Slapstick performance and trick cinematography dominated early global cinema. People climb into boxes and are tossed around; they jerry-rig all manner of dwellings and conveyances; they leap out of windows, crash through doors, dangle from clock towers, and slide down staircases; they appear and disappear like ghosts. But what did such visual gags look like in films made in Shanghai, as opposed to Los Angeles? How did filmmakers from different cultural traditions share or adapt comic tropes—and which ones? And how did their comedy change with technology, such as the advent of sound cinema, or with politics, war, and revolution?
The following conversation between Henry Jenkins, a media scholar who works primarily on American popular culture, and Christopher Rea, a cultural historian of China, explores comic convergences on the silver screen, focusing on filmmakers who embraced a vaudevillian aesthetic of visceral comedy and variety entertainment. It offers a guided tour of cinematic comedy in comparative perspective, drawing out resonances between Hollywood and Chinese films from the 1910s to the 1950s. Illustrating the discussion are clips from a variety of films, from early works by Charlie Chaplin to the short-lived era of cinematic satire in Mao’s China. Continue reading
For those list members who might be interested in my book Beyond the Iron House: Lu Xun and the Modern Chinese Literary Field, originally published by Tsinghua University Press in 2014, I’d like to share with you the news that it has been republished by Routledge (2017). See details below.
Sun Saiyin, Tsinghua University, Beijing.
Beyond the Iron House is a critical study of a crucial period of life and work of the modern Chinese writer Lu Xun. Through thorough research into historical materials and archives, the author demonstrates that Lu Xun was recognized in the literary field much later than has hitherto been argued. Neither the appearance of “Kuangren riji” (Diary of a madman) in 1918 nor the publication of Nahan (Outcry) in 1923 had catapulted the author into nationwide prominence; in comparison with his contemporaries, neither was his literary work as original and unique as many have claimed, nor were his thoughts and ideas as popular and influential as many have believed; like many other agents in the literary field, Lu Xun was actively involved in power struggles over what was at stake in the field; Lu Xun was later built into an iconic figure and the blind worship of him hindered a better and more authentic understanding of many other modern writers and intellectuals such as Gao Changhong and Zhou Zuoren, whose complex relationships with Lu Xun are fully explored and analysed in the book.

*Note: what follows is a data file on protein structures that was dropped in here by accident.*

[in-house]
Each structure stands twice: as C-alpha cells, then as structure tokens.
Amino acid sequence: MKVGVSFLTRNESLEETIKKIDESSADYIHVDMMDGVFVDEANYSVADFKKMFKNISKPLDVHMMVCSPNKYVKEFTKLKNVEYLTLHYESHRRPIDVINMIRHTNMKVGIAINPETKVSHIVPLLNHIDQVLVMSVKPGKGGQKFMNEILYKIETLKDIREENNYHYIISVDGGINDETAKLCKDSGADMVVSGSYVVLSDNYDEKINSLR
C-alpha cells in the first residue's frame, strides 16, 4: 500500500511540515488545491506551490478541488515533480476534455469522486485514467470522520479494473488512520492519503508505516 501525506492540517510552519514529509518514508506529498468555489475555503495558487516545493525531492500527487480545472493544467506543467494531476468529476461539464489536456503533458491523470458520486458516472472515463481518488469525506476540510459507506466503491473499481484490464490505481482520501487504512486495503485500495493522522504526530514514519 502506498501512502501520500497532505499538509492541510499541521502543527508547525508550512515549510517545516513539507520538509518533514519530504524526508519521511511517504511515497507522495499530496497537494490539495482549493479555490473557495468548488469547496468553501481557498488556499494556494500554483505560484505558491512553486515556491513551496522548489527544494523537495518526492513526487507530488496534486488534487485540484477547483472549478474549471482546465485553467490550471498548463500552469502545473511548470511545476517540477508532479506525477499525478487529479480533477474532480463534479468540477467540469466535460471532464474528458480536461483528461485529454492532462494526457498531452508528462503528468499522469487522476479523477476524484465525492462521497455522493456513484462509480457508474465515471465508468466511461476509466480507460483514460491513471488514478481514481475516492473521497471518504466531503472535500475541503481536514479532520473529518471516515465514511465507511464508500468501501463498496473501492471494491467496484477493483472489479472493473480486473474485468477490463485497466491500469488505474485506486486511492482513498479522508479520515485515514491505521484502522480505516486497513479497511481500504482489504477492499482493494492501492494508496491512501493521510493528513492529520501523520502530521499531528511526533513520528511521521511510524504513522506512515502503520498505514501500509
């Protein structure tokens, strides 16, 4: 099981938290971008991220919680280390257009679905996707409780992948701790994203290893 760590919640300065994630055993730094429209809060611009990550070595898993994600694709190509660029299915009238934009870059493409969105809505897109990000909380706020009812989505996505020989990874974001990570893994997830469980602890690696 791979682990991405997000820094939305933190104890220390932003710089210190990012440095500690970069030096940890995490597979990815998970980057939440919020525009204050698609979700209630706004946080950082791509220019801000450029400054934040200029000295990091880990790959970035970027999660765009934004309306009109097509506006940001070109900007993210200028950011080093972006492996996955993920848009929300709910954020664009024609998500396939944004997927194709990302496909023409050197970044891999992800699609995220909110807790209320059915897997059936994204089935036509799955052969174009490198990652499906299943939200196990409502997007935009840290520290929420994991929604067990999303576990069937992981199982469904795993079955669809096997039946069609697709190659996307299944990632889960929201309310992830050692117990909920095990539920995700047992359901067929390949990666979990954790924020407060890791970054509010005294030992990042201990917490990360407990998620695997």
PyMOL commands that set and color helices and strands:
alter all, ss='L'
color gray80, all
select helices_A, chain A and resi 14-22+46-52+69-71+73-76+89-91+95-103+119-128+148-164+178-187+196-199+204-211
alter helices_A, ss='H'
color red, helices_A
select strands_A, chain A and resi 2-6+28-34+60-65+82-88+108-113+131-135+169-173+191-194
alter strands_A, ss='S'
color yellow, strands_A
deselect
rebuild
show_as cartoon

The SOAS Centre of Taiwan Studies is currently hiring a project officer. Please see below for more details, and click on this link for the FULL job description document.
Feel free to forward to anyone whom you think might be interested.
Many thanks.Kind regards
How Wee Ng <firstname.lastname@example.org>
Project Officer, Centre of Taiwan Studies
|Department / Centre
||Centre of Taiwan Studies
|Closing date for applications
||27 August 2017
£28,585 – £30,856 pro rata per annum inclusive of London Allowance
Part time (14 hours per week – 0.4 FTE)
Fixed term contract (11 Months)
The role and its responsibilities: The postholder will play a critical role in providing administrative support for the various Centre of Taiwan Studies (CTS) Research and events Programmes, sponsored by Taiwan’s Ministry of Foreign Affairs and Ministry of Education. Continue reading
Beautiful copies of Trace (2017), a new bilingual handmade chapbook (limited edition, 48 pages) of contemporary Chinese poet Yu Xiang have just arrived. For more details or purchase (US$12, €11), please send word to <email@example.com>
PODCAST: Teaching Global Community in An Age of Anti-Immigration, with Eileen Chengyin Chow
What role is there for storytelling and roleplay in teaching about Chinatowns and Chinese diasporas?
The “Harvard on China” podcast talks to Eileen Chengyin Chow, Professor in Duke University’s Department of Asian and Middle Eastern Studies and Co-Director of Duke’s Story Lab, director of the Shewo Institute of Chinese Journalism at Shih Hsin University, and Harvard alum. She is the author of the forthcoming “Chinatown States of Mind,” as well as the co-translator with Carlos Rojas of Yu Hua’s two-volume novel “Brothers” and the co-editor of the “Oxford Handbook of Chinese Cinemas.”